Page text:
Too many agile projects fail to analyse the problem they are trying to solve because they feel analysis takes too long. All too often the decision to introduce IT is taken by well-meaning senior managers who fail to see the need for analysis or understand the problem they are trying to solve with IT. Once the problem has been assigned to the IT department analysis can be side-lined in favour of development work and technical solution. If you give the problem to IT to solve, then they are going to look to IT to solve it!
In the 1998 movie, Sliding Doors, Gwytheth Paltrow experiences two very different storylines in parallel because of one small difference. In one version, she leaves work early, catches the tube and arrives home to find her boyfriend in bed with another women; in the alternative version, she is slightly delayed, just misses the tube, and doesn’t catch him. The movie plays both versions side by side, switching scene by scene between them.
This blog is based on a real life project, where we were asked to help automate some manual business processes. As we began exploring the problem space, it turned out that another team had also been asked to do the same, but were taking a different approach from us. While we were thinking about business and user goals, they had decomposed the problem functionally.
This story describes how these two approaches differ, particularly with the outcome, tries to explain why goal decomposition is better, yet despite this, is still relatively rare to see.
Jeff Patten’s User Story Mapping is great technique that many teams use early in the development of a solution. His book describes the process in detail, and I highly recommend it. There is also a simplified explanation in the ‘Modelling Stories and Scenarios‘ chapter of Agile and Business Analysis.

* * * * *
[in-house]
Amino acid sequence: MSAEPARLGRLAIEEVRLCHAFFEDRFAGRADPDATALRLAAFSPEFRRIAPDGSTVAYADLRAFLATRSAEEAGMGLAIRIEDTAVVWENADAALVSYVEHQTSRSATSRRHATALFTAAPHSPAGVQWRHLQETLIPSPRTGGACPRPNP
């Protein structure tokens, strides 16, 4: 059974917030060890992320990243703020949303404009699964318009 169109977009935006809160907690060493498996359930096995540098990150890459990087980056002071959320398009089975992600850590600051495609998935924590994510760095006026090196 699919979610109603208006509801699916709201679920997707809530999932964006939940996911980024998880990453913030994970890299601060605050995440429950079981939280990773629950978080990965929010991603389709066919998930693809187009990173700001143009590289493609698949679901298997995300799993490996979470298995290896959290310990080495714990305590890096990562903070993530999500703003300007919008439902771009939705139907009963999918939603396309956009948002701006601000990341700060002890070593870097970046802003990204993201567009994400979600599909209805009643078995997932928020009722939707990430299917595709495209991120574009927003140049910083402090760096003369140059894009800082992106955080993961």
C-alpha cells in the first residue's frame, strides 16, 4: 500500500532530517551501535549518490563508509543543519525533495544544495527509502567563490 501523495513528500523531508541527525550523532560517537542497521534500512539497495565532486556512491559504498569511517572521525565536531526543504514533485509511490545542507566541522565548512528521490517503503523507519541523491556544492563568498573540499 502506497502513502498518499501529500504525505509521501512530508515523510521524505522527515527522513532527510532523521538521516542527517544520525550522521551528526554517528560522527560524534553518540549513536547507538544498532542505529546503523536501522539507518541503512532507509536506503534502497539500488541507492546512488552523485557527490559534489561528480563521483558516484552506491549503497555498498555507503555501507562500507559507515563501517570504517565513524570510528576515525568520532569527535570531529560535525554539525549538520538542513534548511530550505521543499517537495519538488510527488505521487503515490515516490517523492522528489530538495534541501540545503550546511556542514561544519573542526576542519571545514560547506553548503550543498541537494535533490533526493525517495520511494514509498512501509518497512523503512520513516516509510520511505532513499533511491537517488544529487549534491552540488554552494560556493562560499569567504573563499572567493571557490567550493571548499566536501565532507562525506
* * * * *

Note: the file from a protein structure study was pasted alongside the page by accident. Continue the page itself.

User Story Mapping solves some of the problems that Agile teams face when trying to balance the desire of the stakeholders to know details about the whole project against the needs of the Agile team to focus on the short term, high certainty requirements, and avoid big-up-front design.
The approach allows the team to expose the whole project scope in a way that is quick to do, produces enough detail (but not too much) and allows the work to be prioritised.
Stakeholders can indulge themselves in the art of the possible, exposing a breadth of capability for the solution that may far exceed the resources of the team to deliver. This is only OK if it doesn’t consume a lot of effort, or set unrealistic expectations, so it is important to manage that aspect. However, by being able to see the whole solution, stakeholders are better able to prioritise shorter term goals, and direct the team’s focus on what they want first.
Coupling User Story Mapping with a strong focus on Goals and Goal Decomposition allows teams to focus on the right things. Since User Story Mapping can allow teams to functionally decompose the problem, it is really important to ensure that the slices of user value relate to goals rather than functions. For an example the difference this can make in practise, read about A Tale of Two Agile Teams.